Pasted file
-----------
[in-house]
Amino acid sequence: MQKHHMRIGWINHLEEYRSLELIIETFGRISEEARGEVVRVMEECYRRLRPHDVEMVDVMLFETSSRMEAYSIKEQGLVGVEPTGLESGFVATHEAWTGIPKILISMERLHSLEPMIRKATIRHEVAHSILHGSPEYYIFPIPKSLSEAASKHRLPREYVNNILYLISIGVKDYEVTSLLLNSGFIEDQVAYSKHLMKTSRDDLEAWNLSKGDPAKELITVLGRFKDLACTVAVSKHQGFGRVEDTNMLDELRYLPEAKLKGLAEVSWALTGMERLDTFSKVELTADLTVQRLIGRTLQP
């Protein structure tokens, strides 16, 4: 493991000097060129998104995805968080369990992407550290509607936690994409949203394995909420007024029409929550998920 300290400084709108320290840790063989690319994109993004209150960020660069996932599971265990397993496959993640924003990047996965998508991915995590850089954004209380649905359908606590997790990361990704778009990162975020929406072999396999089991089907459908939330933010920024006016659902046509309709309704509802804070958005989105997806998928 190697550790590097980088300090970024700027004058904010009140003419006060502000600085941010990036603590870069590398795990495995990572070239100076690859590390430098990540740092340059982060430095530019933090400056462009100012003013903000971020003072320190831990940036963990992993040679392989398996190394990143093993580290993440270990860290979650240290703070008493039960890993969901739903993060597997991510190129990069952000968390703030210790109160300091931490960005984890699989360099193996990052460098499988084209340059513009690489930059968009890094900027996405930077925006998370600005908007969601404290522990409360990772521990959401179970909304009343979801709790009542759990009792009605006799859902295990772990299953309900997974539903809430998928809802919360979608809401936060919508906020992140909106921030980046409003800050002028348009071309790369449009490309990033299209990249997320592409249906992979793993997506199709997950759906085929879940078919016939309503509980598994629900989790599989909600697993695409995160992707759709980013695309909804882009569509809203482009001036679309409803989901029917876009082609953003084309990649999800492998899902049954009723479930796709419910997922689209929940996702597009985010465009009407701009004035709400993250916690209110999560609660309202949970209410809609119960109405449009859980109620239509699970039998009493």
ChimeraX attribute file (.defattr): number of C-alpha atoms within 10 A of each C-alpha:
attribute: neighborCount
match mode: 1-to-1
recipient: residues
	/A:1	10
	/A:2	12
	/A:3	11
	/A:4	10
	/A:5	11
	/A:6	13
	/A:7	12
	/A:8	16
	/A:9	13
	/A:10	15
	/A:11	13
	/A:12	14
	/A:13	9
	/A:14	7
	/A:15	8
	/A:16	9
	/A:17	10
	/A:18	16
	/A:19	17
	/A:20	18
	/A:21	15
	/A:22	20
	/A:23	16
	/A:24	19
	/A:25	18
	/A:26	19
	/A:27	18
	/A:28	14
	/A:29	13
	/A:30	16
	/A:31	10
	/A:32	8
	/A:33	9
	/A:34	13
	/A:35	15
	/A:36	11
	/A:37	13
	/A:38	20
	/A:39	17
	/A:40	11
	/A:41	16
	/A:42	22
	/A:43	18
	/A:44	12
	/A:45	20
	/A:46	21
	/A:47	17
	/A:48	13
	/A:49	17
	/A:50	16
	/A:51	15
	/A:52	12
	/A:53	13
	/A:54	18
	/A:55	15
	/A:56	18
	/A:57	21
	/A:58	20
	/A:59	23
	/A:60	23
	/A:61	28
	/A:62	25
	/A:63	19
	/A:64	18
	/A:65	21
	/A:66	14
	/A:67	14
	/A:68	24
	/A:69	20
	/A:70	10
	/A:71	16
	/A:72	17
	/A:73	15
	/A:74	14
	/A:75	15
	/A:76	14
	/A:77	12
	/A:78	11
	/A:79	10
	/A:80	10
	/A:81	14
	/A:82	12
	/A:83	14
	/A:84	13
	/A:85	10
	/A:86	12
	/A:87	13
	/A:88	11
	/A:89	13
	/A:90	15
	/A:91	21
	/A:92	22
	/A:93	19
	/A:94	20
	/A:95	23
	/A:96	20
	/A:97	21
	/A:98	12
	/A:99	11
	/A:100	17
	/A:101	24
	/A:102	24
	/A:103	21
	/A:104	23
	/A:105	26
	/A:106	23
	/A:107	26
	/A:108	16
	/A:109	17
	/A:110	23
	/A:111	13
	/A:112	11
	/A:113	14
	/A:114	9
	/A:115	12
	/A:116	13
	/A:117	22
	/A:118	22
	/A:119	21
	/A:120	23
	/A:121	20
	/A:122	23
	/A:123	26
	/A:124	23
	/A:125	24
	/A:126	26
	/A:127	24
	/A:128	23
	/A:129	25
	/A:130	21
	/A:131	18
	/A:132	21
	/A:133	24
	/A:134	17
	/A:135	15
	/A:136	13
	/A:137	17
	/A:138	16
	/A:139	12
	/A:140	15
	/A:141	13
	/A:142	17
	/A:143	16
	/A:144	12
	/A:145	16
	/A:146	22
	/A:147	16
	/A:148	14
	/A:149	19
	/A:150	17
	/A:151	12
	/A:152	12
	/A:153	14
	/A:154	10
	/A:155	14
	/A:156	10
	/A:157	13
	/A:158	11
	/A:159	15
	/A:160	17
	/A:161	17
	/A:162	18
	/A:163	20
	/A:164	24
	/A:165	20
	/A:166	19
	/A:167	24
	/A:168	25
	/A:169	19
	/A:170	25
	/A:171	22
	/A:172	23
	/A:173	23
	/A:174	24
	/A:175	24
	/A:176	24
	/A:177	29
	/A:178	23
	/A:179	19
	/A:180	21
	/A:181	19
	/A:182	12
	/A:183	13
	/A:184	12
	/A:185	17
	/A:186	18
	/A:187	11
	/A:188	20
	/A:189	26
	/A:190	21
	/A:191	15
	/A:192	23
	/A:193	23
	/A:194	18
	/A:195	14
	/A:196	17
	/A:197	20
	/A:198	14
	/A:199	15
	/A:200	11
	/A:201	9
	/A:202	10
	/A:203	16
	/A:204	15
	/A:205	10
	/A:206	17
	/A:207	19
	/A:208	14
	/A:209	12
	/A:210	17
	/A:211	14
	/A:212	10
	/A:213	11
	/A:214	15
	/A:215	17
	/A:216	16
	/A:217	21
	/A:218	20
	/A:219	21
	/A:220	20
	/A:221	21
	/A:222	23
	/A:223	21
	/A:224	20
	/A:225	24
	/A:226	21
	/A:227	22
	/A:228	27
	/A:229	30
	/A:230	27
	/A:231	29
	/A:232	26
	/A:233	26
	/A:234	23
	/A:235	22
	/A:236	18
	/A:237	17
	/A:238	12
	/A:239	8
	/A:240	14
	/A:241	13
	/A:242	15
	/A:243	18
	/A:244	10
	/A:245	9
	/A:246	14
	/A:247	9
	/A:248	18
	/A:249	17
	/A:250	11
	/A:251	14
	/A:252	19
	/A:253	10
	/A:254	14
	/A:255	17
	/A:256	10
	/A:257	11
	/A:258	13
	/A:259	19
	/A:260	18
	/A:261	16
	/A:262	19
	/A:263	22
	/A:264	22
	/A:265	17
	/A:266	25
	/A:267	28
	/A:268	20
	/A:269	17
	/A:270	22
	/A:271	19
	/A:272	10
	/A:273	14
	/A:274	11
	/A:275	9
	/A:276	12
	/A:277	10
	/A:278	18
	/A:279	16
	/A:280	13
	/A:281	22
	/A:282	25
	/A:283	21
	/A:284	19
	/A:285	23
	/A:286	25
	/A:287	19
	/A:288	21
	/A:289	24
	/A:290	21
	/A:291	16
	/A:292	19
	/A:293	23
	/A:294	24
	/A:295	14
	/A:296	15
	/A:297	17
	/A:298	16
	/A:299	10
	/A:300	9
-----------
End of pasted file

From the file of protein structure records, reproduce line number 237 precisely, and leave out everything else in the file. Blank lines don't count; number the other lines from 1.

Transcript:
	/A:230	27